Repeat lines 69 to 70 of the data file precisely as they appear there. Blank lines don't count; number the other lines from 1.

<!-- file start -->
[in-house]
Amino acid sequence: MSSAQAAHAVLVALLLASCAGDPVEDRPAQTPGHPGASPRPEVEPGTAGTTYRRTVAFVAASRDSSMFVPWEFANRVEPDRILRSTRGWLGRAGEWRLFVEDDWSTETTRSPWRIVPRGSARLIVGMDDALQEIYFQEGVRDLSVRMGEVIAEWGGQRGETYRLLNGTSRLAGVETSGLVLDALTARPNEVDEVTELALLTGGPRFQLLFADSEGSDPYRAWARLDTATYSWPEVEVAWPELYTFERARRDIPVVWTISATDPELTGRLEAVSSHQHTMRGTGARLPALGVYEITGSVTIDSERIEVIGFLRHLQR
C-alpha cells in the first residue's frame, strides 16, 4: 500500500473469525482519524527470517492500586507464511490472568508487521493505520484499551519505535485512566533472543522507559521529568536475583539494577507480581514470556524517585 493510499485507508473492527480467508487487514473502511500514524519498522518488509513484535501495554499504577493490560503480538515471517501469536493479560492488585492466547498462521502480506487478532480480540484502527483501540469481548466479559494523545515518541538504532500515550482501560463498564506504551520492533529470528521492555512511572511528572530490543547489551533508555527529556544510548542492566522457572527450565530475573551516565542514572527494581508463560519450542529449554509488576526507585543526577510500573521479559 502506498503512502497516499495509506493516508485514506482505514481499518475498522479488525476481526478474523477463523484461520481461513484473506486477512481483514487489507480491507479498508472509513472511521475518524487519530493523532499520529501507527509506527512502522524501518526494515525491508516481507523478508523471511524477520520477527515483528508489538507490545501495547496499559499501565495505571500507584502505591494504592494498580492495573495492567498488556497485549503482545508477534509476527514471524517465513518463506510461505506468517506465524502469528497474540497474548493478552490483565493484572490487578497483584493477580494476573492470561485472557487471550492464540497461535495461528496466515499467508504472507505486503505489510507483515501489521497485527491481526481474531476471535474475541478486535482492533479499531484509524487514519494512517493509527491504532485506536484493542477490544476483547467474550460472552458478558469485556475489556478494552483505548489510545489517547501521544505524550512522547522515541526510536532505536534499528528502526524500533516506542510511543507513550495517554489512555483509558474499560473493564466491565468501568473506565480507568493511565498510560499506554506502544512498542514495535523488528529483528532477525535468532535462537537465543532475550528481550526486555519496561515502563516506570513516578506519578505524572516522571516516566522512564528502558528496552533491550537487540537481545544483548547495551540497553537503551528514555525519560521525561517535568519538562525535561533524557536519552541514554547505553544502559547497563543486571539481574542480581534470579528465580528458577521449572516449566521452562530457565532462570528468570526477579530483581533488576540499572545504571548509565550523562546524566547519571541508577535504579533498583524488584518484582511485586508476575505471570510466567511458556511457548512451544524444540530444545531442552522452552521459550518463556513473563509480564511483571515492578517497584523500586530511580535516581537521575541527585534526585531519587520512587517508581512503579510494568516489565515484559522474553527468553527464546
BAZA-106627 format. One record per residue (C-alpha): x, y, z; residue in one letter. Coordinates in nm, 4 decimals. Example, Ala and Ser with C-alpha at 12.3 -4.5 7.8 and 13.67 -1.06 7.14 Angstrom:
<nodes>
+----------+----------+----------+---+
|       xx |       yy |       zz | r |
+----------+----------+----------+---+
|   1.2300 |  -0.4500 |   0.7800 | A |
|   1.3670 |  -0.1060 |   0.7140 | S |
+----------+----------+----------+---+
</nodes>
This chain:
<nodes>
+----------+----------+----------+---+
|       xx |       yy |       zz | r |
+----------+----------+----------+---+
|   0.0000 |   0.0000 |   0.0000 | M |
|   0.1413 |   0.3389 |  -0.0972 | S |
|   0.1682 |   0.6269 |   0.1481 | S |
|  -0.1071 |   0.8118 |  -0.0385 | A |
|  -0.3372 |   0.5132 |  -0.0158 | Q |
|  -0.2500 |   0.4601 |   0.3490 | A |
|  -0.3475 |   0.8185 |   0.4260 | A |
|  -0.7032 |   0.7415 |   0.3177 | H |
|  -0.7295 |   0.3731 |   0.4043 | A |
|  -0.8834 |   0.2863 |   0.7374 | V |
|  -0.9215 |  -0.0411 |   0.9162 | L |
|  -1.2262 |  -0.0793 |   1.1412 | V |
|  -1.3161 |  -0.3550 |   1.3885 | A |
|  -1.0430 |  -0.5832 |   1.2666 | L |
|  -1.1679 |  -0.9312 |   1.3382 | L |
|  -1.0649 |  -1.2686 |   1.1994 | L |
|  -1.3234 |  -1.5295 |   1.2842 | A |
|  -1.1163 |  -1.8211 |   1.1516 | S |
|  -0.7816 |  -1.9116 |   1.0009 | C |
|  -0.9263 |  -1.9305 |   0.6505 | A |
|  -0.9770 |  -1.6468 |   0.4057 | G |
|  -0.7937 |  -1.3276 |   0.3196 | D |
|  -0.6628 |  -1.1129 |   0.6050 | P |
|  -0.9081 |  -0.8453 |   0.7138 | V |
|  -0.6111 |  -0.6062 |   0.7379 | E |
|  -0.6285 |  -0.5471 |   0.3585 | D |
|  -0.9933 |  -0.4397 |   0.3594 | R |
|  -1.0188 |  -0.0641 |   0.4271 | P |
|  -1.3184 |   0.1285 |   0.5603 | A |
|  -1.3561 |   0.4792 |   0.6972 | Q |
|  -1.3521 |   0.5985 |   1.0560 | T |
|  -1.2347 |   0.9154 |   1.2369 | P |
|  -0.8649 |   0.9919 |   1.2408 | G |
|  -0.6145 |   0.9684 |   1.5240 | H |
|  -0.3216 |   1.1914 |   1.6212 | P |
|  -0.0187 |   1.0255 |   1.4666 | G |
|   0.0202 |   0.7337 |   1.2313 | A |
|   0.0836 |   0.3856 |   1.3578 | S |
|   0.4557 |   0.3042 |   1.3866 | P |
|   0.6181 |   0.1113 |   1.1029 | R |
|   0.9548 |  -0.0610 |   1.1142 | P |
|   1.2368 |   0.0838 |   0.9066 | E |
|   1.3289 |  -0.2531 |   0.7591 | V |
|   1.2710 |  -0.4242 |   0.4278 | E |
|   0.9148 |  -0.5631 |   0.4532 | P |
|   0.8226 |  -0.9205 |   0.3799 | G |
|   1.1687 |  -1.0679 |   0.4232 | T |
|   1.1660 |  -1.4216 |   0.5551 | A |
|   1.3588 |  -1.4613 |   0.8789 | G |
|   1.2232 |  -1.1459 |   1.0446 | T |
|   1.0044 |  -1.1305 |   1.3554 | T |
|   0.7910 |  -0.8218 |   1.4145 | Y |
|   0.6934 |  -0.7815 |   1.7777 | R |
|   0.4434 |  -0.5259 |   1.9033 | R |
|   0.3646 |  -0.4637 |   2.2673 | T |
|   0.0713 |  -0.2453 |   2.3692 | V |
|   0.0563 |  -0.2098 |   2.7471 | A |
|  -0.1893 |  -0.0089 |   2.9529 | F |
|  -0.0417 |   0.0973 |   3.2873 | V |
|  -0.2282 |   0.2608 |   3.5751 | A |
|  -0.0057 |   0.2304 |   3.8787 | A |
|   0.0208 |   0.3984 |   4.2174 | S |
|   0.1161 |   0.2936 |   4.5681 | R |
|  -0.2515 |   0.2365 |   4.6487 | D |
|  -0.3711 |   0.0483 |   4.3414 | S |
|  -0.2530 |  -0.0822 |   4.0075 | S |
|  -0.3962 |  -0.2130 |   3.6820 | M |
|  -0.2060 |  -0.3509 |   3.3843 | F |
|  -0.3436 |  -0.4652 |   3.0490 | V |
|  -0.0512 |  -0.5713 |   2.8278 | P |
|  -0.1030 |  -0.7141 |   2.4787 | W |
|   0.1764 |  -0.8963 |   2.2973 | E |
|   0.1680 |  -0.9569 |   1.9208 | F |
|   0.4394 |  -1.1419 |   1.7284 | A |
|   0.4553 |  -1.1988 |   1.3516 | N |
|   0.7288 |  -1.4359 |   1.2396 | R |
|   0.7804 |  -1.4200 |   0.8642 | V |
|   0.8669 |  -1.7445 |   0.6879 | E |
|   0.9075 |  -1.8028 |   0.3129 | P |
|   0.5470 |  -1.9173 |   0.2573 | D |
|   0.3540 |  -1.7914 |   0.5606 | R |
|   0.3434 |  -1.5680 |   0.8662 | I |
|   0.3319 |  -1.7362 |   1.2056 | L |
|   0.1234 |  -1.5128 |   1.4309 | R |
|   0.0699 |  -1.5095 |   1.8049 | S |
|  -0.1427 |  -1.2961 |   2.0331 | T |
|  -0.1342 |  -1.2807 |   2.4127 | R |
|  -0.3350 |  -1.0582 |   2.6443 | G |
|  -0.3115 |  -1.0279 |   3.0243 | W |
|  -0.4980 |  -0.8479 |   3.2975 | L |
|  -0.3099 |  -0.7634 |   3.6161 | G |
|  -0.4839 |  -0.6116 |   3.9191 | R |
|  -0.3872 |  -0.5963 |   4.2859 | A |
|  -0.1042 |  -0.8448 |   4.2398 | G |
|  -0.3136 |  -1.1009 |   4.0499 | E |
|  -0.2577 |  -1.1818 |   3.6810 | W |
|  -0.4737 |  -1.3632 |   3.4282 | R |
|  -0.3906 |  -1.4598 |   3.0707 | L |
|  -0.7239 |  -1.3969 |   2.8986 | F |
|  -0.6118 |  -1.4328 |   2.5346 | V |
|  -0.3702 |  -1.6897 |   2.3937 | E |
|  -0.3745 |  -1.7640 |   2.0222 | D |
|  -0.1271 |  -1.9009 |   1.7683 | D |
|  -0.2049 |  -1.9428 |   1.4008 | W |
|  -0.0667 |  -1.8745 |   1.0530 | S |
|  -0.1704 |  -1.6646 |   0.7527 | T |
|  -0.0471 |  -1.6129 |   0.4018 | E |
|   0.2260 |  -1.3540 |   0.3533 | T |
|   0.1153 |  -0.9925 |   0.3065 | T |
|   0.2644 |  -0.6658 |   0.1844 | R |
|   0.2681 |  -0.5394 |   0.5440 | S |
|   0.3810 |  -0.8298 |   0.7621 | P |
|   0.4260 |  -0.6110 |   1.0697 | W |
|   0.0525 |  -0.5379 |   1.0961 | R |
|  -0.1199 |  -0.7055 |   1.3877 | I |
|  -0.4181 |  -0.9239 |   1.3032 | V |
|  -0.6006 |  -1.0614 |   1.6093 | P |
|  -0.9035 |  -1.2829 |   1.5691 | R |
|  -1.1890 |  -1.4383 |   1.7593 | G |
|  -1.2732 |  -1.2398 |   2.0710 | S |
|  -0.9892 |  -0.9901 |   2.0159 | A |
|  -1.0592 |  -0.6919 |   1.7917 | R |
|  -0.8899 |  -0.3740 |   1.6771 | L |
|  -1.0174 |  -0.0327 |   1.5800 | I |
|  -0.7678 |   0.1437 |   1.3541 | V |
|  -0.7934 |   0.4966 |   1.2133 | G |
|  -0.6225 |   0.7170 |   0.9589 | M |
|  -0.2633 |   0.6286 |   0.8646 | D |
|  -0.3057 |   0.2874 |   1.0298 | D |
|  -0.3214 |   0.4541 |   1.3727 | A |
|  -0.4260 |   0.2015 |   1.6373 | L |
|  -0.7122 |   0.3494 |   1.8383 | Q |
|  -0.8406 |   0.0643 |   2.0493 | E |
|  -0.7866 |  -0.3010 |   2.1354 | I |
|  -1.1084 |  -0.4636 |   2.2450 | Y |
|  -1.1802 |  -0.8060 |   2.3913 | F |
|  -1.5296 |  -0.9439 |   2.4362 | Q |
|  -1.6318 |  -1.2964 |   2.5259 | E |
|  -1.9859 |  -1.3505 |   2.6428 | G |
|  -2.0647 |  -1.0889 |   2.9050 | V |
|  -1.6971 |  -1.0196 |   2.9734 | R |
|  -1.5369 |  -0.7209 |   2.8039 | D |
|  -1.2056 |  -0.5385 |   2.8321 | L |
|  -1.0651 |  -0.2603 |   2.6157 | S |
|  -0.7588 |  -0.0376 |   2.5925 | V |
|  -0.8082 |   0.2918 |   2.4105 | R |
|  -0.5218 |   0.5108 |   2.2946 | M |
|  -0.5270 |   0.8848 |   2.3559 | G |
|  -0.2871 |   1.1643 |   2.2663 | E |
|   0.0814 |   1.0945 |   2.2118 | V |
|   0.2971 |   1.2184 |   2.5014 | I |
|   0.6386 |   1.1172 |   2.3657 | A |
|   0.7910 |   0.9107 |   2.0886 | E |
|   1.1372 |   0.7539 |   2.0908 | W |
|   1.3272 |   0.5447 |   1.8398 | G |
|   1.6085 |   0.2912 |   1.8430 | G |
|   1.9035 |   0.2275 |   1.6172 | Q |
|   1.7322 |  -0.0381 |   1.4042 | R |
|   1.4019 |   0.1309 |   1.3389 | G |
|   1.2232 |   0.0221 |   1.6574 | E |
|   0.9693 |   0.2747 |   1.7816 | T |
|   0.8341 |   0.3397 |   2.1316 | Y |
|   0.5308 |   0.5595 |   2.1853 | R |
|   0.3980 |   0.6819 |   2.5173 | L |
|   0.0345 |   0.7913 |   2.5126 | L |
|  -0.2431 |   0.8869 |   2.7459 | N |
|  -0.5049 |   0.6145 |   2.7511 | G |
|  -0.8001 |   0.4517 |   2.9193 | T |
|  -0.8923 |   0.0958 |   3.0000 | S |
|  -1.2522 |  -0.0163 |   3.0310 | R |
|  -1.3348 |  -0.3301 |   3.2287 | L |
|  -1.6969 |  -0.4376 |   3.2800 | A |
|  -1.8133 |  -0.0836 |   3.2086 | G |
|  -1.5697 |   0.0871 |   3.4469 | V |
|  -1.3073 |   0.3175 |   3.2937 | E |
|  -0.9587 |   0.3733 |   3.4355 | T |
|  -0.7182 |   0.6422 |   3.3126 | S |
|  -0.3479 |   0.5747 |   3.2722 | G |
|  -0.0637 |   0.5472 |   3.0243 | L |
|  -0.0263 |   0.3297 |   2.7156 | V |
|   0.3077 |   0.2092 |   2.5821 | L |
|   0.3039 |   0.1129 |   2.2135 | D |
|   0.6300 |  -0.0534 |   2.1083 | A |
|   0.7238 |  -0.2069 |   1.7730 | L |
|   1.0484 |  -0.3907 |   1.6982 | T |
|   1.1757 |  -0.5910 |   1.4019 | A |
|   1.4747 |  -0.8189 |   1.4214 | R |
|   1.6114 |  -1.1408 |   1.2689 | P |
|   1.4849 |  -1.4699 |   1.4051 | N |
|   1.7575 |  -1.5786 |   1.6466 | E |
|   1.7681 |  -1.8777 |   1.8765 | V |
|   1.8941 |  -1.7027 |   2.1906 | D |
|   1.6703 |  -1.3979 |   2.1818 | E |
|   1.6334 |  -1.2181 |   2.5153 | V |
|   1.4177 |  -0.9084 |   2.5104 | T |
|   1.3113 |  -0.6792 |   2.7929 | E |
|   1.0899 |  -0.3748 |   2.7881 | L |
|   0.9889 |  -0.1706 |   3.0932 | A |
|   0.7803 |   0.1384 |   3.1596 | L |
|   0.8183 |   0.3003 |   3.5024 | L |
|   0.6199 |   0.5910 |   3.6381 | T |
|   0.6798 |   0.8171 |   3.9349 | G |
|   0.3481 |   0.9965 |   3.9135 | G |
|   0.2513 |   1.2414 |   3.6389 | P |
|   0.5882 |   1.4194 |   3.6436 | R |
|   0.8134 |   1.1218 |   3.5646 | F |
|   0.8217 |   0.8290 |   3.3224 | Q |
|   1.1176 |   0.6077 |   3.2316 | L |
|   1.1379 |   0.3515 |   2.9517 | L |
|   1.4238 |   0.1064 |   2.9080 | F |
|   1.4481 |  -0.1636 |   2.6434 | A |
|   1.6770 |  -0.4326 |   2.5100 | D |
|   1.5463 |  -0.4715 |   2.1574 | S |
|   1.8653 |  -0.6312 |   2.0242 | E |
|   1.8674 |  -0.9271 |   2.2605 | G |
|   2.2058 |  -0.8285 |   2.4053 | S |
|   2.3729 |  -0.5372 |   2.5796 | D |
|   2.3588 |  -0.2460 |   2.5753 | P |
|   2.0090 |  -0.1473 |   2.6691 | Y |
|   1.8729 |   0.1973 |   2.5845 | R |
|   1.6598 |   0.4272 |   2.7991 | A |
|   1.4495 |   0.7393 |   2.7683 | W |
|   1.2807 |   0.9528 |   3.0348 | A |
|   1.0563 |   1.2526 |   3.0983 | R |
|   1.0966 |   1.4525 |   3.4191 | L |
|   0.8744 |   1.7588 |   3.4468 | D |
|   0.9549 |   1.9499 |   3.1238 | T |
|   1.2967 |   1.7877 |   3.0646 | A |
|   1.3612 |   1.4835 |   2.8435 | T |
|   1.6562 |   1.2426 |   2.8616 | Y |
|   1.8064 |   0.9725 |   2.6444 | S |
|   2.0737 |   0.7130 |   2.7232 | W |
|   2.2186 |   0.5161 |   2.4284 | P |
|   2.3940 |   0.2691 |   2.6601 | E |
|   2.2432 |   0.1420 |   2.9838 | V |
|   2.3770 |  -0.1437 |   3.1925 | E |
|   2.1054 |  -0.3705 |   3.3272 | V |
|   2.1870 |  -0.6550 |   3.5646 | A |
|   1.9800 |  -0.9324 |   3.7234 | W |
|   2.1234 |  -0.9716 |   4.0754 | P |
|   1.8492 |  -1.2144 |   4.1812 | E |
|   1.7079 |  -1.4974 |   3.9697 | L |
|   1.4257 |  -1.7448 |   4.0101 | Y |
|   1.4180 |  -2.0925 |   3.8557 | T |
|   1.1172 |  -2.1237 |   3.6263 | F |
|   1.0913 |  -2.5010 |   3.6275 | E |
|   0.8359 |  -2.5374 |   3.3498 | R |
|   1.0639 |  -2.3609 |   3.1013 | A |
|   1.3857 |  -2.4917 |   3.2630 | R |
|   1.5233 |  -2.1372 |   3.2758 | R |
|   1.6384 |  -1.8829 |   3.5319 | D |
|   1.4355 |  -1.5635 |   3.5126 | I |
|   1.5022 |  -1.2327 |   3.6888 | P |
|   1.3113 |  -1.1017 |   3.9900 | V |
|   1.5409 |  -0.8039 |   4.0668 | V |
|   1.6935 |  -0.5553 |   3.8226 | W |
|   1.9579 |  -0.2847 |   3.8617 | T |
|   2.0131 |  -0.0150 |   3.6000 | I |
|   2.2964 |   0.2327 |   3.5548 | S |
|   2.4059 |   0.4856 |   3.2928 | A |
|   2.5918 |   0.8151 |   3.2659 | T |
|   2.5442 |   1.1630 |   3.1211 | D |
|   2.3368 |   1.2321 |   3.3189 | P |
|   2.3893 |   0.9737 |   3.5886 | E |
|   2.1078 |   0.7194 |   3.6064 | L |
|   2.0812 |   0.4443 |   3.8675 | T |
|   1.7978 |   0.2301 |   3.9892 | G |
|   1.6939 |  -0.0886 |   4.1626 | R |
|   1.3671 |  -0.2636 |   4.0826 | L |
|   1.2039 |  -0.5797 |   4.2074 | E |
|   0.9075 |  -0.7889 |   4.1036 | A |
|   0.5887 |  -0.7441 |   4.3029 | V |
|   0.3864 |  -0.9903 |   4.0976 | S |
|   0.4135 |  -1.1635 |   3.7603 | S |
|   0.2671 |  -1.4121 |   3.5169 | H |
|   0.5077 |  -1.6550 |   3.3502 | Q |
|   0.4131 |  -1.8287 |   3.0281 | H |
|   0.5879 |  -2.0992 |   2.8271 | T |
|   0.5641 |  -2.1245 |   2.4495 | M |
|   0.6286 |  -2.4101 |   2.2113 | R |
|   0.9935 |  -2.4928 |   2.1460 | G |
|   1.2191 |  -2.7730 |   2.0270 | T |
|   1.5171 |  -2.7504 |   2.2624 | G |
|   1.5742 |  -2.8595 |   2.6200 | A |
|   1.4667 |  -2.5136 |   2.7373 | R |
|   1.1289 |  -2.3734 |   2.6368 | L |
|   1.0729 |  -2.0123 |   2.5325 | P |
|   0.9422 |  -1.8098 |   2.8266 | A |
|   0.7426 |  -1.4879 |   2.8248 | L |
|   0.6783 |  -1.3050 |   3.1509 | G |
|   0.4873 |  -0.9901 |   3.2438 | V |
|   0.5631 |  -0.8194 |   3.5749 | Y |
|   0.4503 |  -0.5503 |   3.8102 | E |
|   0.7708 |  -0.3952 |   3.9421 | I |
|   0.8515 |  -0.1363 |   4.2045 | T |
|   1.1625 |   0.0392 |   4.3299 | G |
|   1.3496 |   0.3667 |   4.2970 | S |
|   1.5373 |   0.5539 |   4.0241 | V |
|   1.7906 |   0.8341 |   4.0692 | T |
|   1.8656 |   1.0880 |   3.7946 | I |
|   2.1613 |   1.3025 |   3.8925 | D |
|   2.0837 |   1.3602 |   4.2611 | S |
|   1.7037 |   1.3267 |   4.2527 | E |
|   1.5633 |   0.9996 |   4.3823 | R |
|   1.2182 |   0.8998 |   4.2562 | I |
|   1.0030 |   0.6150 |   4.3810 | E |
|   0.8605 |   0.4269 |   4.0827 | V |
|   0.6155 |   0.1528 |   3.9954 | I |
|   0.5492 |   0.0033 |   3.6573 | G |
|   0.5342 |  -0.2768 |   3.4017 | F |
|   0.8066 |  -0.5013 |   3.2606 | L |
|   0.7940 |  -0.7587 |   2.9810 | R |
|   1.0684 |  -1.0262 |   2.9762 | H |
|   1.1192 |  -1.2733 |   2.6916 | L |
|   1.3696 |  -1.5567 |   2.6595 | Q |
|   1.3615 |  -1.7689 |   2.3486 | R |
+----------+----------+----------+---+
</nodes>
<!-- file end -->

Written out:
|   0.7910 |  -0.8218 |   1.4145 | Y |
|   0.6934 |  -0.7815 |   1.7777 | R |